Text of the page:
Thursday, January 31, 2008

Detoxing from Defeat-Worship

By Joseph Kellard

I’ve got a confession to make: I root for sports teams to lose. Sure, this is legitimate if it means one team’s loss benefits my favorite team. But when I actively root against perfection, that’s something else altogether.

I’ve been a Miami Dolphins fan since the team’s glory days in the 1970s. The ’72 Dolphins are the only NFL team ever to win all of its regular and post-season games. A few teams have since come close to joining the ranks of the undefeated, and when they each lost their first game, I was gleeful that my favorite team’s record would still stand.

And what Dolphins fan can forget that Monday Night Football game in 1985, when the then 12-0 Chicago Bears, who won the Super Bowl that year, marched into Miami and fell to Dan Marino and the Dolphins, as members of the ’72 team cheered from the sideline? Yet, while I rooted for Miami to win like I did every week, I was still also rooting for the Bears to lose.

Fast forward to Dec. 29, 2007, the day the New York Giants almost upset the still perfect New England Patriots in their regular season finale. Even as I rooted for the Pats to fall, and even as I anticipate I’ll do the same come Super Bowl Sunday when both teams meet again, I knew then that I can’t go on like this — I can’t keep rooting for perfect teams to lose. It contradicts what I enjoy most about watching sports.

People watch sports for different reasons. Some simply enjoy the competition, others love seeing the Davids slay the Goliaths, while still others like to bet. But I believe most sports fans, to some degree, share my primary motivation: to find the spectacle of human achievement. I eagerly root for athletes to jump higher, run faster, lift heavier weights, swim further, hit more home runs, score more points and, yes, win more games than their record-setting predecessors.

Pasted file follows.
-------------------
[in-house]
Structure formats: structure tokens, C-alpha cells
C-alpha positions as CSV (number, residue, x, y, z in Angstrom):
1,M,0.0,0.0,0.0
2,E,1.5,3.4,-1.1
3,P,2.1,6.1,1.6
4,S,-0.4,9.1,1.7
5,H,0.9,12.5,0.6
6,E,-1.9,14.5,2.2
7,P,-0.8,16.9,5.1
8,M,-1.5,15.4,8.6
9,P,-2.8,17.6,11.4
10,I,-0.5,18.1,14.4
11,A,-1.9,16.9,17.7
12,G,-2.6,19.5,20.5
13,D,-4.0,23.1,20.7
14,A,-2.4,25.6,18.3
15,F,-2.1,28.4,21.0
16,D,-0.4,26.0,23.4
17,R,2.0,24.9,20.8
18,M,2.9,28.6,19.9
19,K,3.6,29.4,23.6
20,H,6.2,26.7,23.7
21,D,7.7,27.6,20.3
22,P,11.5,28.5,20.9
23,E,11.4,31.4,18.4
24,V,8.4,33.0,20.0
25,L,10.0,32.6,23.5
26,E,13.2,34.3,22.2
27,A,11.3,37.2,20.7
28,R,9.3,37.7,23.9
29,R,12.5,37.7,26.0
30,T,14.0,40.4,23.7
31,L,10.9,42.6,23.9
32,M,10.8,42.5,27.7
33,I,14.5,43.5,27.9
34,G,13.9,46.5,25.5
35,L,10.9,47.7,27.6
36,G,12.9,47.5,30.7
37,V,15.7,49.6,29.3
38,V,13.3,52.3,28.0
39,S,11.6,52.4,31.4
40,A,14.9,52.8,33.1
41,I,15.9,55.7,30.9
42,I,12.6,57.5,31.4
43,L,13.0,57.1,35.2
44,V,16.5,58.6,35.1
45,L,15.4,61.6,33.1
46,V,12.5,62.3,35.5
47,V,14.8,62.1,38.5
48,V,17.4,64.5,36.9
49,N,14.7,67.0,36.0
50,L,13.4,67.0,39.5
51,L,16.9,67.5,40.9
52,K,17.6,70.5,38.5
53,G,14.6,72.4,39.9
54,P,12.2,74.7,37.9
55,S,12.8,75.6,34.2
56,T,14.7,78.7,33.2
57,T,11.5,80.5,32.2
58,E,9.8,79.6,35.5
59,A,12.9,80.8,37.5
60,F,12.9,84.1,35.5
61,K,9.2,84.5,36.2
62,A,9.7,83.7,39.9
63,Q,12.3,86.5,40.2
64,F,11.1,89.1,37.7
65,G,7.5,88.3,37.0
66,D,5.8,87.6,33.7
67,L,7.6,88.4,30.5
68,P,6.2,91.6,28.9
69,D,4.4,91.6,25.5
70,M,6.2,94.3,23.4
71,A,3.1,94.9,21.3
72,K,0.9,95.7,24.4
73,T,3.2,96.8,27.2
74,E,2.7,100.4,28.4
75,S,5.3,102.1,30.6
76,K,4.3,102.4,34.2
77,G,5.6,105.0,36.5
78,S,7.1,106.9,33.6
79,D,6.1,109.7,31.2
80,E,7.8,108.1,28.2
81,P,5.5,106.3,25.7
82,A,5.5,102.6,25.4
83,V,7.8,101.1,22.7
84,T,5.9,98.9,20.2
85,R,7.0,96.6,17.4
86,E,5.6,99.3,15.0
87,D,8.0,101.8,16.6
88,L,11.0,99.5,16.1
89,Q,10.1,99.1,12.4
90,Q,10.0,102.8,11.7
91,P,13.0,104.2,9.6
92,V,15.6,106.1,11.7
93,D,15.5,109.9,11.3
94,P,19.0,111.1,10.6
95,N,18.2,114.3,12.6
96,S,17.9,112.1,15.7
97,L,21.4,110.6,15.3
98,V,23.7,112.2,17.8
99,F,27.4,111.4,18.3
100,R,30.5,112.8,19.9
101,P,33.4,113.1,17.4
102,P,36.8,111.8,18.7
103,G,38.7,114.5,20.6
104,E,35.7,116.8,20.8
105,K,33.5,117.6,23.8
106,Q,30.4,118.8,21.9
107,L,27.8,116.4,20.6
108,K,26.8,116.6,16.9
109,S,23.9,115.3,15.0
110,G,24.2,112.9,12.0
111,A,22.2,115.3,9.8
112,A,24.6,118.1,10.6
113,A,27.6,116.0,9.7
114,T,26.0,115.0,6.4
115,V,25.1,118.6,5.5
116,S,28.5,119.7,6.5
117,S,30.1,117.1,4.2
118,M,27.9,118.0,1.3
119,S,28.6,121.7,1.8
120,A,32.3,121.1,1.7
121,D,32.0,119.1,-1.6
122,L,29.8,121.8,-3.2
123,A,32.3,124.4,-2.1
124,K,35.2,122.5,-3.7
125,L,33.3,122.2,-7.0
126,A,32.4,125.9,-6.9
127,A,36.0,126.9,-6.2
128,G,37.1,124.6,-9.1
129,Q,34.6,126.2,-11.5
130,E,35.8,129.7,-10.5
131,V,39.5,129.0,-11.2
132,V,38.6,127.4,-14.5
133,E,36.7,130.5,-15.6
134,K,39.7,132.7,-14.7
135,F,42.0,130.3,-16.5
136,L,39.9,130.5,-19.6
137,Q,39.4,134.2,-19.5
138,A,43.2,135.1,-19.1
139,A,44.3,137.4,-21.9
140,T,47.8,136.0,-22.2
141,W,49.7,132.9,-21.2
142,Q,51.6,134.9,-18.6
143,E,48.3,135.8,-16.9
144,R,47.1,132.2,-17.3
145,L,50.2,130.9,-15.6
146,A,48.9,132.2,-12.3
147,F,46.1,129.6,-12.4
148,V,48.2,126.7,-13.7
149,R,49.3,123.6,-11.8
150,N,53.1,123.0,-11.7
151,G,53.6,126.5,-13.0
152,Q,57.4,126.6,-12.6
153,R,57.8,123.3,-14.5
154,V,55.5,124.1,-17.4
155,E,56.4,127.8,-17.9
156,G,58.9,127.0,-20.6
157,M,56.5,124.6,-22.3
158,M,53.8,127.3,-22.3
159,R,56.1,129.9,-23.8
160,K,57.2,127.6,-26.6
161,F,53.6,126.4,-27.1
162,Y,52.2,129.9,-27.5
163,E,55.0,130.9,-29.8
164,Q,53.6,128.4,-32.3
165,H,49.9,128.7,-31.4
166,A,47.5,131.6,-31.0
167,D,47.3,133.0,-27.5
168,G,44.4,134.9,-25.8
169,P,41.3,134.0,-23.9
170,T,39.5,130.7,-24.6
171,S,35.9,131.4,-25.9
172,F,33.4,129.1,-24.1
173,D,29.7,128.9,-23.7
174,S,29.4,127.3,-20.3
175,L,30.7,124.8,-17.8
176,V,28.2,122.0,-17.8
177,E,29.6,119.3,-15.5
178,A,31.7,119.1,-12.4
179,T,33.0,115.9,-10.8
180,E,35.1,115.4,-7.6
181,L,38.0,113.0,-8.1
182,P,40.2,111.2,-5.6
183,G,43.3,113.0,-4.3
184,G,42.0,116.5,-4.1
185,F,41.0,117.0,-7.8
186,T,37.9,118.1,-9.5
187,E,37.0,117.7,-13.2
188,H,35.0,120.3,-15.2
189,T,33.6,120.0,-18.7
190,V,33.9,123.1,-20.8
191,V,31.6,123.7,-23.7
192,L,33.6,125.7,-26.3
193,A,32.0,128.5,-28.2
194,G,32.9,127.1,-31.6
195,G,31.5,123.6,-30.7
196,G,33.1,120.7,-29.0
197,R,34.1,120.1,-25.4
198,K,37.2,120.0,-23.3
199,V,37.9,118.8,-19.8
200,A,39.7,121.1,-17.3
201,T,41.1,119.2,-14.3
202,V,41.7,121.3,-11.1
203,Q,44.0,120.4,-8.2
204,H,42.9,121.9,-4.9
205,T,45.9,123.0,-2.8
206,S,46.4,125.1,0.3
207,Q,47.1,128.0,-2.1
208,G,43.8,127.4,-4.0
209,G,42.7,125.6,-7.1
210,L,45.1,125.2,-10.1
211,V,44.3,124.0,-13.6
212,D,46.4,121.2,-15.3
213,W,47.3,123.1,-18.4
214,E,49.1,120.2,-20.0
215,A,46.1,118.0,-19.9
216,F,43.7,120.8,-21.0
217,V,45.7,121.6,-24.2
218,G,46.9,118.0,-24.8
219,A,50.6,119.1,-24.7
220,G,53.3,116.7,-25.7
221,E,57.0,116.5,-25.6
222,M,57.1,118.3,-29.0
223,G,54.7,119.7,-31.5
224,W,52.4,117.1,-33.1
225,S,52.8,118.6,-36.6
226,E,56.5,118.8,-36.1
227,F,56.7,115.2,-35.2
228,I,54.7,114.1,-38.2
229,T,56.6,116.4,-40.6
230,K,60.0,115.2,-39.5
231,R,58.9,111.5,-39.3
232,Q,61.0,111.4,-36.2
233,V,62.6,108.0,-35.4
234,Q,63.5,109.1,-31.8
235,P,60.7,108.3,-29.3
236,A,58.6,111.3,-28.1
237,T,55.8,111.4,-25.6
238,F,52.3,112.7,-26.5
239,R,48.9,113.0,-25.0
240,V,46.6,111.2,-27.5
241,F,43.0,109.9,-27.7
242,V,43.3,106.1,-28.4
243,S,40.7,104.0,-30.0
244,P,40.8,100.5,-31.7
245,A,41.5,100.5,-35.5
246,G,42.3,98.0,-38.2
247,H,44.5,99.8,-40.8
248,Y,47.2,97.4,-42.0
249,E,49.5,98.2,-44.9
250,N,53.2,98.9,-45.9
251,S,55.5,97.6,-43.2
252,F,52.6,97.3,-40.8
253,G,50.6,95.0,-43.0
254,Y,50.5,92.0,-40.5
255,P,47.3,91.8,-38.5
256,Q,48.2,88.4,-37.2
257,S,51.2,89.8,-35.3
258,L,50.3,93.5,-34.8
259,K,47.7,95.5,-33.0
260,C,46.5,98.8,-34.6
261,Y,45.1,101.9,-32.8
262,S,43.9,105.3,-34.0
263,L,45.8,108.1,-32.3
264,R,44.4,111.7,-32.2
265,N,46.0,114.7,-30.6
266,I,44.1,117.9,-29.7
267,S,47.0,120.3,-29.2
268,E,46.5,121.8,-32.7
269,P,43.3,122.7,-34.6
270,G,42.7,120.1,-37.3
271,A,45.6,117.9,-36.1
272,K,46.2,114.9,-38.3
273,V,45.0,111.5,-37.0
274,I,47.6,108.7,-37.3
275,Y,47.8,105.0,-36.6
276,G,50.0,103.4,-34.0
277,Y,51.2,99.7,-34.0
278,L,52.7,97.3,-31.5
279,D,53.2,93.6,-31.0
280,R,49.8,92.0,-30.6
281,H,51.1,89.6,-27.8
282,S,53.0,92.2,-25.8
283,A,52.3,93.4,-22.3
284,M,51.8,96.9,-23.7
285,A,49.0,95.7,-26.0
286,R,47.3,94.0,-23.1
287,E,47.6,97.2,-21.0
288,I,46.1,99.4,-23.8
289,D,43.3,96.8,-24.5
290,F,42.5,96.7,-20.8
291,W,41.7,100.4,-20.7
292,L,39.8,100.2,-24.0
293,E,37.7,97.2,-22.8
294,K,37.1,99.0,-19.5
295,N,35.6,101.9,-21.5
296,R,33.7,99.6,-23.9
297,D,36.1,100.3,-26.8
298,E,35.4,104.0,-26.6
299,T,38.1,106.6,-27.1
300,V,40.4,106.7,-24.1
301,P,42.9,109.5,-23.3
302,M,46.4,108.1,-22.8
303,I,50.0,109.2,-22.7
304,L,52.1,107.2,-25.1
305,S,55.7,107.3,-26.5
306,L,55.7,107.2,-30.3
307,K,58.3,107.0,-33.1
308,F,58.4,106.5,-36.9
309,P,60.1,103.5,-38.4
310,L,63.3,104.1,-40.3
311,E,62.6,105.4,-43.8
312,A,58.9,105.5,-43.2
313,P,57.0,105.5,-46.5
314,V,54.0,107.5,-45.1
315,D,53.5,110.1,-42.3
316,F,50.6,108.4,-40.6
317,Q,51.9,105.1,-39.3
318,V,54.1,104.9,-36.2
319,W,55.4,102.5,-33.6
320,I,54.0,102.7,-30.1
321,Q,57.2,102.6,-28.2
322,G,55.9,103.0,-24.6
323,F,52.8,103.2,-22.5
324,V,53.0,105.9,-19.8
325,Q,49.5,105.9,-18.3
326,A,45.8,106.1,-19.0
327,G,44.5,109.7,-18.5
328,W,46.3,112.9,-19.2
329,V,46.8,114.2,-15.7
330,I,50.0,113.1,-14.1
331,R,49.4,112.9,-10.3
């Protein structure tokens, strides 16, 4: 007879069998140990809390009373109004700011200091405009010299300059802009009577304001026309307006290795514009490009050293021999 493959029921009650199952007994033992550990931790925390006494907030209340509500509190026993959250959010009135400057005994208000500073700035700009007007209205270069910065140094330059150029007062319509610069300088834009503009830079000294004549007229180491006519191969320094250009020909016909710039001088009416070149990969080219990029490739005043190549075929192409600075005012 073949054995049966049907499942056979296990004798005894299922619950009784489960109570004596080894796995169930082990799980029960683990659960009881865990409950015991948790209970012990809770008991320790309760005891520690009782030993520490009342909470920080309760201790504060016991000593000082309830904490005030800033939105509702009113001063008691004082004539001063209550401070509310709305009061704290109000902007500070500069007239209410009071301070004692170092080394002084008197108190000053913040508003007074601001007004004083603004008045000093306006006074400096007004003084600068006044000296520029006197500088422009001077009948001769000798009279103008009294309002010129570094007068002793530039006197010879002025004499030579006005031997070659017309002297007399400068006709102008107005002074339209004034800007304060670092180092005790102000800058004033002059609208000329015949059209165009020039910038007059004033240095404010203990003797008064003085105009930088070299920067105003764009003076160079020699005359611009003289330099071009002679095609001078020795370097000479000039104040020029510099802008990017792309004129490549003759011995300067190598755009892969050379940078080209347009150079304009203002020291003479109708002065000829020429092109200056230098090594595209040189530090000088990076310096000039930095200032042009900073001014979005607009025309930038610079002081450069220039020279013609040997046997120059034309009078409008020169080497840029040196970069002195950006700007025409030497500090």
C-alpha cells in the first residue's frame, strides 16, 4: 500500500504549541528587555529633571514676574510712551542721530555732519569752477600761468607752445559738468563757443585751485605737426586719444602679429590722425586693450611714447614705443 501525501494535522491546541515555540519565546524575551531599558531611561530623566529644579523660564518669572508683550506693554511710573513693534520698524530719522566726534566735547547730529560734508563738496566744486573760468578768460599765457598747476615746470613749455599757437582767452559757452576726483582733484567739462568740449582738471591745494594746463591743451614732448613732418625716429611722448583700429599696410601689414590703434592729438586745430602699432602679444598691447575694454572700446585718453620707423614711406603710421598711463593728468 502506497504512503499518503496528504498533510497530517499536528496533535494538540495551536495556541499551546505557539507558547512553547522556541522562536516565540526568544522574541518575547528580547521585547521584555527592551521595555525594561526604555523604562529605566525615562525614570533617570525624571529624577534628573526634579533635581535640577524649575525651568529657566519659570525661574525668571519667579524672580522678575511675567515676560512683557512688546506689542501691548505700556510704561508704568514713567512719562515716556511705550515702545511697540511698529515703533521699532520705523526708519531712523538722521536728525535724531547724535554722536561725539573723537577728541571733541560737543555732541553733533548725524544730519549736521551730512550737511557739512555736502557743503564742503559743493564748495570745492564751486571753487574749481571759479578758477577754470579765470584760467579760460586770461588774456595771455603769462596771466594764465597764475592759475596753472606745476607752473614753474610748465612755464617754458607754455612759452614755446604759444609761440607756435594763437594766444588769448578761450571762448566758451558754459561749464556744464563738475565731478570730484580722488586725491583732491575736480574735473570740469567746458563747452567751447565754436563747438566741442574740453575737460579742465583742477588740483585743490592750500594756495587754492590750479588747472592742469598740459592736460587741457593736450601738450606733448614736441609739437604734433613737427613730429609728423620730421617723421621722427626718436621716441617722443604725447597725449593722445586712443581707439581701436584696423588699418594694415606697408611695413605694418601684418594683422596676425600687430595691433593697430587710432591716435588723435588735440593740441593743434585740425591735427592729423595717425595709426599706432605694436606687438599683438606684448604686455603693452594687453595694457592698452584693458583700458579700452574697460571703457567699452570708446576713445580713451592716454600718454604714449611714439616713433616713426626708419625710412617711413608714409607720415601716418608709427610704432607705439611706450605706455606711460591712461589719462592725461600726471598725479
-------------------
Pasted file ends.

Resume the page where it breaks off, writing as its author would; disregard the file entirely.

Let’s go back to the 1990s, when I never watched basketball but then caught a glimpse of Michael Jordan. I soon found I was cheering him and his Chicago Bulls on as they broke records and won successive championships. I rooted for them, not because I was a Bulls fan, but because I always hunger to find an extraordinary, inspiring athlete like Jordan, who was the best basketball player I’d ever seen.

Today, as I continue to watch basketball, I hear analysts describe each great, up-and-coming talent as “the next Jordan.” But I don’t watch Kobe Bryant and LeBron James because I want to see Jordan’s equal. I want to be witness to a player greater and more innovative than His Airness.